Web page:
Darden Completes Sale Of Red Lobster To Golden Gate Capital

Darden Restaurants, Inc. (NYSE: DRI) and Golden Gate Capital today announced that Golden Gate has completed the acquisition of the Red Lobster business and certain other related assets and assumed liabilities for approximately $2.1 billion in cash.

Dunkin' Donuts Announces Plans For Seven New Restaurants In Duluth, Minnesota With New Franchisees Brian And Sharon Weidendorf

Dunkin' Donuts announced today the signing of a multi-unit store development agreement with new franchisees, Brian and Sharon Weidendorf, to develop seven restaurants in Duluth, Minnesota and the surrounding areas. The first restaurant is planned to open in spring 2015.


If you are looking for capital to start or grow your restaurant, create the next 501c3, develop and launch the next app for the restaurant industry,or want to help your peers in some meaningful way, we want to know about it.


TED: Ze Frank: Are you human? - Ze Frank (2014)

Have you ever wondered: Am I a human being? Ze Frank suggests a series of simple questions that will determine this. Please relax and follow the prompts. Let's begin …

TED: Heather Barnett: What humans can learn from semi-intelligent slime - Heather Barnett (2014)

Inspired by biological design and self-organizing systems, artist Heather Barnett co-creates with physarum polycephalum, a eukaryotic microorganism that lives in cool, moist areas. What can people learn from the semi-intelligent slime mold? Watch this talk to find out.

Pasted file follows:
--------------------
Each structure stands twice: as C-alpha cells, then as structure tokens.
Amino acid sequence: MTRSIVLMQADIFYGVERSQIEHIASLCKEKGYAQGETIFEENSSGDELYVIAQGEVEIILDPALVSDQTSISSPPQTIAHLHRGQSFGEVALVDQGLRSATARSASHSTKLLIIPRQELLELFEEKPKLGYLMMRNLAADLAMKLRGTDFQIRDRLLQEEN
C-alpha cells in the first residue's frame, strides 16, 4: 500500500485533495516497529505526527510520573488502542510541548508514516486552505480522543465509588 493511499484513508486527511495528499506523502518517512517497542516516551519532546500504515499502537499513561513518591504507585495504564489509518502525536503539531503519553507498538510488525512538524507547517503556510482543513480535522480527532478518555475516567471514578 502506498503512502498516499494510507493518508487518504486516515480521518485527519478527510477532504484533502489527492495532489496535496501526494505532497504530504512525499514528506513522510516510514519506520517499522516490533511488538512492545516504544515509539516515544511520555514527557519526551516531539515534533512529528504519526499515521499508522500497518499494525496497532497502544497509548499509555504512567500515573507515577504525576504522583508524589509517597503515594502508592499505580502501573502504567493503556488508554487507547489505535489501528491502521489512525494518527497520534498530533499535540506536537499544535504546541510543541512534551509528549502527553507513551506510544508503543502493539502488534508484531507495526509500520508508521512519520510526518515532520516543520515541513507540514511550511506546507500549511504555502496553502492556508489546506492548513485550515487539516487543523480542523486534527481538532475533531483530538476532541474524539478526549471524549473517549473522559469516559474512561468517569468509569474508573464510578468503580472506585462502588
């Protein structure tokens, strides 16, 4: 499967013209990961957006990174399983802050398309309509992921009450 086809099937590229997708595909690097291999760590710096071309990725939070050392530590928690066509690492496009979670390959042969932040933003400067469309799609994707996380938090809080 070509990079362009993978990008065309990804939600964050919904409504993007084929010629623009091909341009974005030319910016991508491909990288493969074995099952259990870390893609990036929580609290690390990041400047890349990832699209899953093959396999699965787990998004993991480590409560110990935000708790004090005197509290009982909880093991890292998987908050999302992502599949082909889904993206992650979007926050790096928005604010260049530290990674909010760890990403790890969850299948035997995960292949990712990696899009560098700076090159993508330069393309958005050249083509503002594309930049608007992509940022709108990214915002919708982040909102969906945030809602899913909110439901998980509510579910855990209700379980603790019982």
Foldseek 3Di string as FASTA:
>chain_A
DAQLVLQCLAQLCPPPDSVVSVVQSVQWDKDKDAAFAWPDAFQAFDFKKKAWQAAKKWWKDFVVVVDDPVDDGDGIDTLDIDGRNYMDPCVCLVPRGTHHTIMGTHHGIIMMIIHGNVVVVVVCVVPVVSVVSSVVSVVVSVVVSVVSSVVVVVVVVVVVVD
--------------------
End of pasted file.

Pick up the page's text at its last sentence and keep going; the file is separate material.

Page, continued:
TED: Shih Chieh Huang: Sculptures that’d be at home in the deep sea - Shih Chieh Huang (2014)

When he was young, artist Shih Chieh Huang loved taking toys apart and perusing the aisles of night markets in Taiwan for unexpected objects. Today, this TED Fellow creates madcap sculptures that seem to have a life of their own—with eyes that blink, tentacles that unfurl and parts that light up like bioluminescent sea creatures.

TED: Nikolai Begg: A tool to fix one of the most dangerous moments in surgery - Nikolai Begg (2013)

Surgeons are required every day to puncture human skin before procedures — with the risk of damaging what's on the other side. In a fascinating talk, find out how mechanical engineer Nikolai Begg is using physics to update an important medical device, called the trocar, and improve one of the most dangerous moments in many common surgeries.

© 2014   Created by FohBoh.

Badges  |  Report an Issue  |  Terms of Service